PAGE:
In his previous collection of original essays, Calypso (2018), the author was unusually downbeat, fixated on aging and the deaths of his mother and sister. There’s bad news in this book, too—most notably, the death of his problematic and seemingly indestructible father at 96—but Sedaris generally carries himself more lightly. On a trip to a gun range, he’s puzzled by boxer shorts with a holster feature, which he wishes were called “gunderpants.” He plays along with nursing-home staffers who, hearing a funnyman named David is on the premises, think he’s Dave Chappelle. He’s bemused by his sister Amy’s landing a new apartment to escape her territorial pet rabbit. On tour, he collects sheaves of off-color jokes and tales of sexual self-gratification gone wrong. His relationship with his partner, Hugh, remains contentious, but it’s mellowing. (“After thirty years, sleeping is the new having sex.”) Even more serious stuff rolls off him. Of Covid-19, he writes that “more than eight hundred thousand people have died to date, and I didn’t get to choose a one of them.” The author’s support of Black Lives Matter is tempered by his interest in the earnest conscientiousness of organizers ensuring everyone is fed and hydrated. (He refers to one such person as a “snacktivist.”) Such impolitic material, though, puts serious essays in sharper, more powerful relief. He recalls fending off the flirtations of a 12-year-old boy in France, frustrated by the language barrier and other factors that kept him from supporting a young gay man. His father’s death unlocks a crushing piece about dad’s inappropriate, sexualizing treatment of his children. For years—chronicled in many books—Sedaris labored to elude his father’s criticism. Even in death, though, it proves hard to escape or laugh off.

A sweet-and-sour set of pieces on loss, absurdity, and places they intersect.

Pub Date: May 31, 2022

ISBN: 978-0-316-39245-7

Page Count: 272

Publisher: Little, Brown

Review Posted Online: March 11, 2022

Kirkus Reviews Issue: April 1, 2022

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If the authors are serious, this is a silly, distasteful book. If they are not, it’s a brilliant satire.

THE 48 LAWS OF POWER

The authors have created a sort of anti-Book of Virtues in this encyclopedic compendium of the ways and means of power.

Everyone wants power and everyone is in a constant duplicitous game to gain more power at the expense of others, according to Greene, a screenwriter and former editor at Esquire (Elffers, a book packager, designed the volume, with its attractive marginalia). We live today as courtiers once did in royal courts: we must appear civil while attempting to crush all those around us. This power game can be played well or poorly, and in these 48 laws culled from the history and wisdom of the world’s greatest power players are the rules that must be followed to win. These laws boil down to being as ruthless, selfish, manipulative, and deceitful as possible. Each law, however, gets its own chapter: “Conceal Your Intentions,” “Always Say Less Than Necessary,” “Pose as a Friend, Work as a Spy,” and so on. Each chapter is conveniently broken down into sections on what happened to those who transgressed or observed the particular law, the key elements in this law, and ways to defensively reverse this law when it’s used against you. Quotations in the margins amplify the lesson being taught. While compelling in the way an auto accident might be, the book is simply nonsense. Rules often contradict each other. We are told, for instance, to “be conspicuous at all cost,” then told to “behave like others.” More seriously, Greene never really defines “power,” and he merely asserts, rather than offers evidence for, the Hobbesian world of all against all in which he insists we live. The world may be like this at times, but often it isn’t. To ask why this is so would be a far more useful project.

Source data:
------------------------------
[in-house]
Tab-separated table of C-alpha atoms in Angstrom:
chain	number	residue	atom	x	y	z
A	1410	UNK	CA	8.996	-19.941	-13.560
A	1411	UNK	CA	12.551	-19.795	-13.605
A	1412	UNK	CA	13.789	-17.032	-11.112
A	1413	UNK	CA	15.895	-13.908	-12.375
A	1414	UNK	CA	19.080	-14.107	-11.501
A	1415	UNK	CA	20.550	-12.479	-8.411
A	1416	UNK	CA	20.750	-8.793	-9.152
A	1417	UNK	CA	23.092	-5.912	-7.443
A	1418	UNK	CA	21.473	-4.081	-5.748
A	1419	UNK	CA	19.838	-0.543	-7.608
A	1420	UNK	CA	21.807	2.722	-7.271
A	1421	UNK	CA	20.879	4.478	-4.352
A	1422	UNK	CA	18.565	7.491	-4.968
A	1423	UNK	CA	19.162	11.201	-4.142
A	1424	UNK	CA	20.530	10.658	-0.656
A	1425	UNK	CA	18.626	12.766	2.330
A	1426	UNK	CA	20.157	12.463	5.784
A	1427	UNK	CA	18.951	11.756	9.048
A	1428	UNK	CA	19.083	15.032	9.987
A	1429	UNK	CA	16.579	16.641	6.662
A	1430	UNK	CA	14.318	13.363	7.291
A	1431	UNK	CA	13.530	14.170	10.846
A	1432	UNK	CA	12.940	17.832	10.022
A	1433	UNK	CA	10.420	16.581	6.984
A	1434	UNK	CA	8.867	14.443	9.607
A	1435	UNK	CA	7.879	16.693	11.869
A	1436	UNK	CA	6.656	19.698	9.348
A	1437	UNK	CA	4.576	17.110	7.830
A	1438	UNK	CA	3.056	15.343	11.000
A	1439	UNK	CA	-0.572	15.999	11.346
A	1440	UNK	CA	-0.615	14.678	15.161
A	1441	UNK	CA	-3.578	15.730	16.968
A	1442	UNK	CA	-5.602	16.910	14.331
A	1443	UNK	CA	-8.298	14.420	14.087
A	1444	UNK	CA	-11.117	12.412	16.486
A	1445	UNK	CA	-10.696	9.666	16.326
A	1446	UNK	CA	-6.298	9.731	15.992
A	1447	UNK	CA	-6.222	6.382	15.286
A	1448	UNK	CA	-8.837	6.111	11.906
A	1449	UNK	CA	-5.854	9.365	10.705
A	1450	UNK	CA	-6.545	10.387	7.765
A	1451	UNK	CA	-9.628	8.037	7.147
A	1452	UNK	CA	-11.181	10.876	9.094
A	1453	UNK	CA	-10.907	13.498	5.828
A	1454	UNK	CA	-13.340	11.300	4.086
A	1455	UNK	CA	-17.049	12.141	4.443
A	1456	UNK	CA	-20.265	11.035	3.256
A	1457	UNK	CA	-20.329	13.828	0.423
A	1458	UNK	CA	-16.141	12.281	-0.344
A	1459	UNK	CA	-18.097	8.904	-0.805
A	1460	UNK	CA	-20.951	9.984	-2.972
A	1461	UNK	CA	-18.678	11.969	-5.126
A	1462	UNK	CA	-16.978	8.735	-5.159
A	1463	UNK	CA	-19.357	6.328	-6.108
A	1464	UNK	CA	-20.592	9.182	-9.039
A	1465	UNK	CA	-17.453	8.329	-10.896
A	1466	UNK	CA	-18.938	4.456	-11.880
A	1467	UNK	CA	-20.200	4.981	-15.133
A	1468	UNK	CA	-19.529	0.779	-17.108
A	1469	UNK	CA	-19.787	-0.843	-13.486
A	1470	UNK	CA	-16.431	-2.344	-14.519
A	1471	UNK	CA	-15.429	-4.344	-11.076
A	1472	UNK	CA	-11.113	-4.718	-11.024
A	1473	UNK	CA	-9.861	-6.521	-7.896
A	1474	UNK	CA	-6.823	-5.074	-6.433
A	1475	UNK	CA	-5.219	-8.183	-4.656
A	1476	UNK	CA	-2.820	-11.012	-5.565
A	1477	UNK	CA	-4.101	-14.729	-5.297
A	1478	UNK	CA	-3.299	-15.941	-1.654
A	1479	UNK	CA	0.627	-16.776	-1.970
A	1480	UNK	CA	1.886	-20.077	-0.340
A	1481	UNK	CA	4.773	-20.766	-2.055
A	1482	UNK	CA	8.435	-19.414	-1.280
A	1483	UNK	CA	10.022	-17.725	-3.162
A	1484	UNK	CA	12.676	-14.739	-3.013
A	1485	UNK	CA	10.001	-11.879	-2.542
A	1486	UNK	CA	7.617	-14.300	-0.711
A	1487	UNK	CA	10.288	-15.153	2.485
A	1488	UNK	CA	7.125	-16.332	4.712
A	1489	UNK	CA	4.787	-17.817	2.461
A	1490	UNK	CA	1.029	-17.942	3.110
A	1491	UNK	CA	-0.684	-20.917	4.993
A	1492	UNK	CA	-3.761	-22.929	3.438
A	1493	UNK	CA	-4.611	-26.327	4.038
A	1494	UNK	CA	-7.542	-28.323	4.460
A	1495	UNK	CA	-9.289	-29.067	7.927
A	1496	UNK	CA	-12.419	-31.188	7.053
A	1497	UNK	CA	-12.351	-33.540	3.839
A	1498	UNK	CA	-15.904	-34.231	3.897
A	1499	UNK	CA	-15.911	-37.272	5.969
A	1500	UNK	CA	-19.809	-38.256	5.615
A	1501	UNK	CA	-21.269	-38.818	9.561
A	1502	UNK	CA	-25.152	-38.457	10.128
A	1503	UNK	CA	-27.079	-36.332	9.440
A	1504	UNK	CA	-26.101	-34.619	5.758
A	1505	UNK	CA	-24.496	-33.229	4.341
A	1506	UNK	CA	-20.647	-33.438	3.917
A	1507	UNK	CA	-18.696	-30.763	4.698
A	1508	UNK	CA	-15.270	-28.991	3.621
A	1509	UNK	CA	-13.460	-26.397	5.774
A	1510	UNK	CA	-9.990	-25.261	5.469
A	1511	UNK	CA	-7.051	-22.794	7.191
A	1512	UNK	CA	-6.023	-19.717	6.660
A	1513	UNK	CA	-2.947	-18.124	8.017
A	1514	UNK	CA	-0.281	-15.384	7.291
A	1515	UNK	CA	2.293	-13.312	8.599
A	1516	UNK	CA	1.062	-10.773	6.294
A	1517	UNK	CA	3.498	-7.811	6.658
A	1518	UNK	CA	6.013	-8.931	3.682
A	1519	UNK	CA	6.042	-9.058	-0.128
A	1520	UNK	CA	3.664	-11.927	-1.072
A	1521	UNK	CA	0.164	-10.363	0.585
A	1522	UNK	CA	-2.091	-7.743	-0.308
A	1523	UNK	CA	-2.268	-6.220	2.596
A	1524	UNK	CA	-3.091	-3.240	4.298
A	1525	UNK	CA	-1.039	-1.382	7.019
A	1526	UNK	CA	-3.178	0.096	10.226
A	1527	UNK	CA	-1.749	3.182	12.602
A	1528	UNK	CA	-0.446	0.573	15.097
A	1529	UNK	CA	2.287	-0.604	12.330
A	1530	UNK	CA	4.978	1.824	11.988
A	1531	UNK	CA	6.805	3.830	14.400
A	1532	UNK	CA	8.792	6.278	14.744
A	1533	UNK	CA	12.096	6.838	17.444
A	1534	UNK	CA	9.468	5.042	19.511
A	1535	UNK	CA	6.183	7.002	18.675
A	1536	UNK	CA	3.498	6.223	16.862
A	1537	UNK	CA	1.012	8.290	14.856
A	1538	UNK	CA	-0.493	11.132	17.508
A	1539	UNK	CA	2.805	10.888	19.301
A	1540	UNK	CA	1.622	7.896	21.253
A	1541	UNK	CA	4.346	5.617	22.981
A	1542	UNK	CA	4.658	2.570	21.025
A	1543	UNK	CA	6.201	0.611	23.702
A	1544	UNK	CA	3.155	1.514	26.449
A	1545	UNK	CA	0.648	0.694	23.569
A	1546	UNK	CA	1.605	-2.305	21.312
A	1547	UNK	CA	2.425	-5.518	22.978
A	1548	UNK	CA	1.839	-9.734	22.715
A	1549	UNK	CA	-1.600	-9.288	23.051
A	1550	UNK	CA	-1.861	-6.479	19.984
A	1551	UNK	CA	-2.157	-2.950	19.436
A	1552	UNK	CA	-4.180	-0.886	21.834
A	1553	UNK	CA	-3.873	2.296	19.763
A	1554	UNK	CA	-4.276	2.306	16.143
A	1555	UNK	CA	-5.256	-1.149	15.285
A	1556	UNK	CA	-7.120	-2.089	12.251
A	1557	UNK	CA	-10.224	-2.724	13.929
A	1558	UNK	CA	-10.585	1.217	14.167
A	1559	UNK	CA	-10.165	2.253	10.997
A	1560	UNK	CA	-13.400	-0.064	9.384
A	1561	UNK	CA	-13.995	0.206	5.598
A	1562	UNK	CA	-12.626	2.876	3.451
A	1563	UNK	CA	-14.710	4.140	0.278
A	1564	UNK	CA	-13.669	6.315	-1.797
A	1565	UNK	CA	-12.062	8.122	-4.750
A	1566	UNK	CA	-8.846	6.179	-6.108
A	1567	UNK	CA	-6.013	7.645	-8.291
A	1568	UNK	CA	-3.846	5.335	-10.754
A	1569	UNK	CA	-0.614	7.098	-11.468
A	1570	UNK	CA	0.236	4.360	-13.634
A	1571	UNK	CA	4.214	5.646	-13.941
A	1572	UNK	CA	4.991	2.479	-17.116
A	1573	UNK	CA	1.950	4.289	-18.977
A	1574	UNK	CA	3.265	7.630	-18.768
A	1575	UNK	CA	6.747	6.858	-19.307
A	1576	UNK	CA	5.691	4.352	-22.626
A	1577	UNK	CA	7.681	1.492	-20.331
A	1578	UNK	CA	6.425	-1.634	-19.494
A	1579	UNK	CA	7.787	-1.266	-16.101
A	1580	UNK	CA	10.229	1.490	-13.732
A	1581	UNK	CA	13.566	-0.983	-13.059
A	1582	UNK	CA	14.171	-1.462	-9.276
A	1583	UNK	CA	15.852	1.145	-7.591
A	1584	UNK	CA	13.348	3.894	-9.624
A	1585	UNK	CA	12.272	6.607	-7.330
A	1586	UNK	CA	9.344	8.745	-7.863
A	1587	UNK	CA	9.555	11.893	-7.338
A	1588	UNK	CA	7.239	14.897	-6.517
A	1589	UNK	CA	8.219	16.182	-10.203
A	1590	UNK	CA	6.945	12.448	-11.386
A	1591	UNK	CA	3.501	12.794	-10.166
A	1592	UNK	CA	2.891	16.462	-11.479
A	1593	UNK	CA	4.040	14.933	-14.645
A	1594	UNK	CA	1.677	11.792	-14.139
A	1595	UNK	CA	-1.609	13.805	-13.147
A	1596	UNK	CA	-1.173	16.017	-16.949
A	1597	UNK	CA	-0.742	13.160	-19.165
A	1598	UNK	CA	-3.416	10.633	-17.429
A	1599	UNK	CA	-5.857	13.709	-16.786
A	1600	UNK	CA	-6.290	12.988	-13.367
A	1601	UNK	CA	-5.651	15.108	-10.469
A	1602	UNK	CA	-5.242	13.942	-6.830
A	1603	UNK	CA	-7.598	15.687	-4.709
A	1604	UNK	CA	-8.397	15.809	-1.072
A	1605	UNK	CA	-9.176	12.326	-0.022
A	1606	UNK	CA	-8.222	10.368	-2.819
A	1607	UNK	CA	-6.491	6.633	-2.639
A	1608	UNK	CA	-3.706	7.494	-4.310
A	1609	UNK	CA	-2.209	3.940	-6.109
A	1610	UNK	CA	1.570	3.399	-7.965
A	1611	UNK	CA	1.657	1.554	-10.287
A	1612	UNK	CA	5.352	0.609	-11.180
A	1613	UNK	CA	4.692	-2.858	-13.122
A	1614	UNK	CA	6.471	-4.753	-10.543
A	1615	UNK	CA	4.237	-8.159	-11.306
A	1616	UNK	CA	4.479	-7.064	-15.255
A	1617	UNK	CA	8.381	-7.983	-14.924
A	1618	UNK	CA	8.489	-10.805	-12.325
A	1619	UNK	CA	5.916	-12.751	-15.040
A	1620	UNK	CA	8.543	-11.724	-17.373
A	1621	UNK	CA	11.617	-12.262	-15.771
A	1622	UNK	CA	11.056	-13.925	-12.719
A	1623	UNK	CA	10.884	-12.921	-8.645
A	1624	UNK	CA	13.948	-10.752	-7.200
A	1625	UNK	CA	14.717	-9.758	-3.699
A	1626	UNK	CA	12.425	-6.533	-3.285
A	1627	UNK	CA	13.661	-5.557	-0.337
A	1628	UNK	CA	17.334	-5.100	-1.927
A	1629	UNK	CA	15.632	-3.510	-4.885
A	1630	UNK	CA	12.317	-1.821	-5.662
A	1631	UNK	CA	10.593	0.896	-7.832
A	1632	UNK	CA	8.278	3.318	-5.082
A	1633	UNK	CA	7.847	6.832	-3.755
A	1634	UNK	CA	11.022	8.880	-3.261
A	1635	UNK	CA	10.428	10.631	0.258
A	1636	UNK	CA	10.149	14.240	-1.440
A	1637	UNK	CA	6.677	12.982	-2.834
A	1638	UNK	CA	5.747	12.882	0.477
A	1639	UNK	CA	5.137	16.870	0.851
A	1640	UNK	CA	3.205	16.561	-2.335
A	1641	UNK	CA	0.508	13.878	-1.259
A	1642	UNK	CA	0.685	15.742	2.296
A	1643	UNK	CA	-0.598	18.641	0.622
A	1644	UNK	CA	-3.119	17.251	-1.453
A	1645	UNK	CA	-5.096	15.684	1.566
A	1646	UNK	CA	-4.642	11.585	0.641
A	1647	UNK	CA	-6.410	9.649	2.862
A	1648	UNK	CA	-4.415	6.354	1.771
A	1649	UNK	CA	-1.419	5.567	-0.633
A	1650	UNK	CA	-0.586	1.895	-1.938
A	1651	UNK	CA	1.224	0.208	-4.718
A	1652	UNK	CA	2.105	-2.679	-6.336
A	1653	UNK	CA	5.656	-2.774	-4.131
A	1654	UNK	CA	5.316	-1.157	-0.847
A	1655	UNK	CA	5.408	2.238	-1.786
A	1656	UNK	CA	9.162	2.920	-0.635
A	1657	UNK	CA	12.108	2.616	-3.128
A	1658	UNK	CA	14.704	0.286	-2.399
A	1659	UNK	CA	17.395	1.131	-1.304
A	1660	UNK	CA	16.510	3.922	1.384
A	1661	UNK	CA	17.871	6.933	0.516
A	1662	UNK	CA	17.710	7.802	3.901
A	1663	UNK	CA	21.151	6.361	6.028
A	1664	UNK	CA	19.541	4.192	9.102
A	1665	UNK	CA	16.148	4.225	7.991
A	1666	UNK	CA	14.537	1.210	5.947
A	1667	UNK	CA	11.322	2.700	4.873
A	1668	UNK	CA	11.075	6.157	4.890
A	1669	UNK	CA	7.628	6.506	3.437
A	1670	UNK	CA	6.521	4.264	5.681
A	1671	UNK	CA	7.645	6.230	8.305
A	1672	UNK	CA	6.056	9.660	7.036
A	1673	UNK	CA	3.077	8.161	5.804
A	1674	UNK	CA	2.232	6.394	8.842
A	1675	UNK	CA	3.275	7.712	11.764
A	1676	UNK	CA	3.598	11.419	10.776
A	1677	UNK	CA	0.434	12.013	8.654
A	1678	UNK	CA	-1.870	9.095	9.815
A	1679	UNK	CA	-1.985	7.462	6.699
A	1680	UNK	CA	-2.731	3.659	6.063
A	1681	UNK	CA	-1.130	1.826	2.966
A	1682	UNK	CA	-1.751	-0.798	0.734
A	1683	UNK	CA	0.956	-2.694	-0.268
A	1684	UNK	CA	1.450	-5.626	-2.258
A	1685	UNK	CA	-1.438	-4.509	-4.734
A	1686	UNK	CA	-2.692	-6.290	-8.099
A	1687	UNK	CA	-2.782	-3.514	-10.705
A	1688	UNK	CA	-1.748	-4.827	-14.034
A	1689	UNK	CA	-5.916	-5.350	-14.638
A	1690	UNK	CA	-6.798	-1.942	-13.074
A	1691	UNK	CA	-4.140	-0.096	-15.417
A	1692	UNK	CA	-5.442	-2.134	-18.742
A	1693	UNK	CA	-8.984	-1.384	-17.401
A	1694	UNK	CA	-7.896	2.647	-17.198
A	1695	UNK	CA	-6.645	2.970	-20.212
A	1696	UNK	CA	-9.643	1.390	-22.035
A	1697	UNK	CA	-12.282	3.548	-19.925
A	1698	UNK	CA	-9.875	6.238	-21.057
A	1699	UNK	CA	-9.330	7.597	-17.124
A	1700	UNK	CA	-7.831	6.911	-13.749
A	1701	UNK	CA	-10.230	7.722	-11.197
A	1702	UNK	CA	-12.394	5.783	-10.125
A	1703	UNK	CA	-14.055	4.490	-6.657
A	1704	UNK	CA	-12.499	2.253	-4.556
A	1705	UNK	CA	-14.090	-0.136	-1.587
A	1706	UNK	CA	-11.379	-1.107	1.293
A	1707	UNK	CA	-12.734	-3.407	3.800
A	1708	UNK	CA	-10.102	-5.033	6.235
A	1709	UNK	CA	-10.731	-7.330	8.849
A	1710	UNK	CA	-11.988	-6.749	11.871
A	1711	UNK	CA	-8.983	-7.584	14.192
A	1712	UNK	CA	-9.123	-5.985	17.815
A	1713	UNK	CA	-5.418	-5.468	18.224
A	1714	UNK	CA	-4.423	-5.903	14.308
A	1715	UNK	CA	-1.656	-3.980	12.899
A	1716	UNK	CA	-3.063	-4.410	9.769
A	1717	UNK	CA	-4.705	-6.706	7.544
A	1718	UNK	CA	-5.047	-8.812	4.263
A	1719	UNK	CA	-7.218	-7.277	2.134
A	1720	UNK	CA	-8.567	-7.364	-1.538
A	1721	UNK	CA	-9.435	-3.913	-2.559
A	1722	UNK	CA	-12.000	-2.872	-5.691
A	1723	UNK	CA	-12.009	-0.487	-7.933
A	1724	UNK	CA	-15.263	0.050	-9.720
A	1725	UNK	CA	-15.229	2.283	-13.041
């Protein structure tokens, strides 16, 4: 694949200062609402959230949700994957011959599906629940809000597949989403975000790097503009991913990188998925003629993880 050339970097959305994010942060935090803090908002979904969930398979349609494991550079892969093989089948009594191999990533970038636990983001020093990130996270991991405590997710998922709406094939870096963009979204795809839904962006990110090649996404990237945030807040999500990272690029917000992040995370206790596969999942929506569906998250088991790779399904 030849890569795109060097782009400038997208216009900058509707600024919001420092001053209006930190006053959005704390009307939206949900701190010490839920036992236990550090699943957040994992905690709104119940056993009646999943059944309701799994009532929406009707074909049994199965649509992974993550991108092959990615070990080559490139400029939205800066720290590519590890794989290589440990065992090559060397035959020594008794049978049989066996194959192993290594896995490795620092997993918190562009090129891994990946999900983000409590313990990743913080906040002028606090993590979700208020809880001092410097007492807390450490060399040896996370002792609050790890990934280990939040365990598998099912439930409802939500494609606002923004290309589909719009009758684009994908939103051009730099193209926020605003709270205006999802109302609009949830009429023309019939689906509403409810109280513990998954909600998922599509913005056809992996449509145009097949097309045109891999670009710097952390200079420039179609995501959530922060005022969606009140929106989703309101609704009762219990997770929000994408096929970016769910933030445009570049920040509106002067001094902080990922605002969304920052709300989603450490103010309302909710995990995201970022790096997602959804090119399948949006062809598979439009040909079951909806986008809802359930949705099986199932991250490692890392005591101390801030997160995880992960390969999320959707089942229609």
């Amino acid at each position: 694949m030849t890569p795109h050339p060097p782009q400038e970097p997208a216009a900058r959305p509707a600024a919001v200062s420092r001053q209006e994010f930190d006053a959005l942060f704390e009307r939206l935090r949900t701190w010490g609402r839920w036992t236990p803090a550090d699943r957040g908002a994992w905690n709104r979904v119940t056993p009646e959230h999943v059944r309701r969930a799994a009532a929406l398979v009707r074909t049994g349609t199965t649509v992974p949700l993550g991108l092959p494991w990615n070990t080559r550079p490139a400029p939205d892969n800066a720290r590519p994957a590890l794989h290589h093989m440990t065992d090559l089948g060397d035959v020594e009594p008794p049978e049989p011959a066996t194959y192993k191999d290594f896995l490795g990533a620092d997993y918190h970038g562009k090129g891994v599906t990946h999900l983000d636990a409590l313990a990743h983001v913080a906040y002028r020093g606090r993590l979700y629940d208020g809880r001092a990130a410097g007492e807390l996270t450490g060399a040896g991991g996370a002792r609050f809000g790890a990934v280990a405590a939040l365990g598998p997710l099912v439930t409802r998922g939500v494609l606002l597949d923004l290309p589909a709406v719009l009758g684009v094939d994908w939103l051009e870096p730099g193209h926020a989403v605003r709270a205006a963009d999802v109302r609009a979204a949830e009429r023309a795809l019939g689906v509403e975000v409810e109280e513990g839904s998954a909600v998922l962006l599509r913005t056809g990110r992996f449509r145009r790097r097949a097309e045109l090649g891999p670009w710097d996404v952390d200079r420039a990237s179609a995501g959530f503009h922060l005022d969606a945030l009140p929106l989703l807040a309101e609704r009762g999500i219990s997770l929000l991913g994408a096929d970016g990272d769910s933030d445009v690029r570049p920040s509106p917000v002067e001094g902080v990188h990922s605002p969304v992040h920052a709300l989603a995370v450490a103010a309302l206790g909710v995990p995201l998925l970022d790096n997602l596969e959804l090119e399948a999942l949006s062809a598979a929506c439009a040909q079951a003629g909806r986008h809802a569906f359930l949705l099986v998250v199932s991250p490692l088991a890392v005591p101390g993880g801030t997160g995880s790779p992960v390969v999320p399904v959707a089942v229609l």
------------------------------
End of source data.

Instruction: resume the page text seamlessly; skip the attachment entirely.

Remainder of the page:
If the authors are serious, this is a silly, distasteful book. If they are not, it’s a brilliant satire.

Pub Date: Sept. 1, 1998

ISBN: 0-670-88146-5

Page Count: 430

Publisher: Viking

Review Posted Online: May 20, 2010

Kirkus Reviews Issue: July 15, 1998